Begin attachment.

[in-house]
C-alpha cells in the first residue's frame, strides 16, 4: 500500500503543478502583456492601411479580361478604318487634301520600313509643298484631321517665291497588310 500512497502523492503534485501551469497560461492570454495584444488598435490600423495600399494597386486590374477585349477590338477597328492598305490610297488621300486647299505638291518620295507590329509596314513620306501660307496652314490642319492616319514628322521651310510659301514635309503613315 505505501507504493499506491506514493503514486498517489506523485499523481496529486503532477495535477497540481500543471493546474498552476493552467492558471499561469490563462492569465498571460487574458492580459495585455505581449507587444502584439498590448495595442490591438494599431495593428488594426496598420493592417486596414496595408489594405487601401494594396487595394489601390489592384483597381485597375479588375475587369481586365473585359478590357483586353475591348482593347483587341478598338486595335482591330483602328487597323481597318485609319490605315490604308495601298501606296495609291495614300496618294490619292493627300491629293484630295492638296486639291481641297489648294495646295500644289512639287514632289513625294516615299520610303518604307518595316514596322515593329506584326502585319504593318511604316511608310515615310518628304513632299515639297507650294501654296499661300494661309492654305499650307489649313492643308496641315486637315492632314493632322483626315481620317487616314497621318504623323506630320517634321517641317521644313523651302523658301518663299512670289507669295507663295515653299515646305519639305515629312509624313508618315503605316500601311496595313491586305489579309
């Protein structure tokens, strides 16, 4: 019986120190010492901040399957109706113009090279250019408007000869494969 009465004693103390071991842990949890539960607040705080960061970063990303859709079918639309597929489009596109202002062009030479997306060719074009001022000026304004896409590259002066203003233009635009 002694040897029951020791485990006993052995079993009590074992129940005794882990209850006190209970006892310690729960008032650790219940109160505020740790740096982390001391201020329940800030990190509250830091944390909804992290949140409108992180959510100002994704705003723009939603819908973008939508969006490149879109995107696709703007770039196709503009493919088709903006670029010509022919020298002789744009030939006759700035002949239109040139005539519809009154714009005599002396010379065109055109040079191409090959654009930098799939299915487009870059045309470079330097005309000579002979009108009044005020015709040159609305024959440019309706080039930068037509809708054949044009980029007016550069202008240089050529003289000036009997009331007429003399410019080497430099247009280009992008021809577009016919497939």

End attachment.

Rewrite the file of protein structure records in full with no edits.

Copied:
[in-house]
C-alpha cells in the first residue's frame, strides 16, 4: 500500500503543478502583456492601411479580361478604318487634301520600313509643298484631321517665291497588310 500512497502523492503534485501551469497560461492570454495584444488598435490600423495600399494597386486590374477585349477590338477597328492598305490610297488621300486647299505638291518620295507590329509596314513620306501660307496652314490642319492616319514628322521651310510659301514635309503613315 505505501507504493499506491506514493503514486498517489506523485499523481496529486503532477495535477497540481500543471493546474498552476493552467492558471499561469490563462492569465498571460487574458492580459495585455505581449507587444502584439498590448495595442490591438494599431495593428488594426496598420493592417486596414496595408489594405487601401494594396487595394489601390489592384483597381485597375479588375475587369481586365473585359478590357483586353475591348482593347483587341478598338486595335482591330483602328487597323481597318485609319490605315490604308495601298501606296495609291495614300496618294490619292493627300491629293484630295492638296486639291481641297489648294495646295500644289512639287514632289513625294516615299520610303518604307518595316514596322515593329506584326502585319504593318511604316511608310515615310518628304513632299515639297507650294501654296499661300494661309492654305499650307489649313492643308496641315486637315492632314493632322483626315481620317487616314497621318504623323506630320517634321517641317521644313523651302523658301518663299512670289507669295507663295515653299515646305519639305515629312509624313508618315503605316500601311496595313491586305489579309
């Protein structure tokens, strides 16, 4: 019986120190010492901040399957109706113009090279250019408007000869494969 009465004693103390071991842990949890539960607040705080960061970063990303859709079918639309597929489009596109202002062009030479997306060719074009001022000026304004896409590259002066203003233009635009 002694040897029951020791485990006993052995079993009590074992129940005794882990209850006190209970006892310690729960008032650790219940109160505020740790740096982390001391201020329940800030990190509250830091944390909804992290949140409108992180959510100002994704705003723009939603819908973008939508969006490149879109995107696709703007770039196709503009493919088709903006670029010509022919020298002789744009030939006759700035002949239109040139005539519809009154714009005599002396010379065109055109040079191409090959654009930098799939299915487009870059045309470079330097005309000579002979009108009044005020015709040159609305024959440019309706080039930068037509809708054949044009980029007016550069202008240089050529003289000036009997009331007429003399410019080497430099247009280009992008021809577009016919497939």